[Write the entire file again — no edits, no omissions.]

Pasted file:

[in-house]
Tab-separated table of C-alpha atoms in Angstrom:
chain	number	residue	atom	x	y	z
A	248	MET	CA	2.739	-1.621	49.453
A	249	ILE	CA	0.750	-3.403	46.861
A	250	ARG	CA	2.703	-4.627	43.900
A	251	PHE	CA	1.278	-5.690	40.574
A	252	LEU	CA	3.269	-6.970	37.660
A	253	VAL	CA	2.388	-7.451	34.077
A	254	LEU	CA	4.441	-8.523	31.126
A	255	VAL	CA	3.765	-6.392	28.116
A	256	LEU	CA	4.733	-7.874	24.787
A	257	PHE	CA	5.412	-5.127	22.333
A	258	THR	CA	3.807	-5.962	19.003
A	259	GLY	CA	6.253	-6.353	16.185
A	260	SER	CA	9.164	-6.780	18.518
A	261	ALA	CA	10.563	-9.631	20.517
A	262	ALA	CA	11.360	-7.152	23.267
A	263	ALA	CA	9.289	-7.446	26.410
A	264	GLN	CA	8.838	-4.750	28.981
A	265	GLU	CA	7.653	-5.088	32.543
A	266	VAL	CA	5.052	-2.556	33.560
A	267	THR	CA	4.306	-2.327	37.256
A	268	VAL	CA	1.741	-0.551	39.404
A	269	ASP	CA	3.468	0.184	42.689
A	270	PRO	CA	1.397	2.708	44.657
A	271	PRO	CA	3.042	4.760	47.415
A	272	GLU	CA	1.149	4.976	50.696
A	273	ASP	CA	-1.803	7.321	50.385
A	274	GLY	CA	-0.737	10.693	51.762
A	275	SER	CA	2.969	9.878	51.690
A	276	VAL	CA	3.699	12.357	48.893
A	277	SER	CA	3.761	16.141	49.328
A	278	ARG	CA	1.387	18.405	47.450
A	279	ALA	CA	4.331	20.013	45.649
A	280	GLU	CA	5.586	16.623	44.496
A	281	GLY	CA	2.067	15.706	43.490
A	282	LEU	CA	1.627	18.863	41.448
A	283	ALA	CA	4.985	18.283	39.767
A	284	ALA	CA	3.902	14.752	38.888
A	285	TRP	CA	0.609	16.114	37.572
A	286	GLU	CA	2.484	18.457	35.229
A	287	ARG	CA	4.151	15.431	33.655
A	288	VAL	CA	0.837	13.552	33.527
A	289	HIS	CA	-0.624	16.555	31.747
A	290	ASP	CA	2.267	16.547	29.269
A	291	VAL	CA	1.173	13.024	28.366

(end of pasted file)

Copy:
[in-house]
Tab-separated table of C-alpha atoms in Angstrom:
chain	number	residue	atom	x	y	z
A	248	MET	CA	2.739	-1.621	49.453
A	249	ILE	CA	0.750	-3.403	46.861
A	250	ARG	CA	2.703	-4.627	43.900
A	251	PHE	CA	1.278	-5.690	40.574
A	252	LEU	CA	3.269	-6.970	37.660
A	253	VAL	CA	2.388	-7.451	34.077
A	254	LEU	CA	4.441	-8.523	31.126
A	255	VAL	CA	3.765	-6.392	28.116
A	256	LEU	CA	4.733	-7.874	24.787
A	257	PHE	CA	5.412	-5.127	22.333
A	258	THR	CA	3.807	-5.962	19.003
A	259	GLY	CA	6.253	-6.353	16.185
A	260	SER	CA	9.164	-6.780	18.518
A	261	ALA	CA	10.563	-9.631	20.517
A	262	ALA	CA	11.360	-7.152	23.267
A	263	ALA	CA	9.289	-7.446	26.410
A	264	GLN	CA	8.838	-4.750	28.981
A	265	GLU	CA	7.653	-5.088	32.543
A	266	VAL	CA	5.052	-2.556	33.560
A	267	THR	CA	4.306	-2.327	37.256
A	268	VAL	CA	1.741	-0.551	39.404
A	269	ASP	CA	3.468	0.184	42.689
A	270	PRO	CA	1.397	2.708	44.657
A	271	PRO	CA	3.042	4.760	47.415
A	272	GLU	CA	1.149	4.976	50.696
A	273	ASP	CA	-1.803	7.321	50.385
A	274	GLY	CA	-0.737	10.693	51.762
A	275	SER	CA	2.969	9.878	51.690
A	276	VAL	CA	3.699	12.357	48.893
A	277	SER	CA	3.761	16.141	49.328
A	278	ARG	CA	1.387	18.405	47.450
A	279	ALA	CA	4.331	20.013	45.649
A	280	GLU	CA	5.586	16.623	44.496
A	281	GLY	CA	2.067	15.706	43.490
A	282	LEU	CA	1.627	18.863	41.448
A	283	ALA	CA	4.985	18.283	39.767
A	284	ALA	CA	3.902	14.752	38.888
A	285	TRP	CA	0.609	16.114	37.572
A	286	GLU	CA	2.484	18.457	35.229
A	287	ARG	CA	4.151	15.431	33.655
A	288	VAL	CA	0.837	13.552	33.527
A	289	HIS	CA	-0.624	16.555	31.747
A	290	ASP	CA	2.267	16.547	29.269
A	291	VAL	CA	1.173	13.024	28.366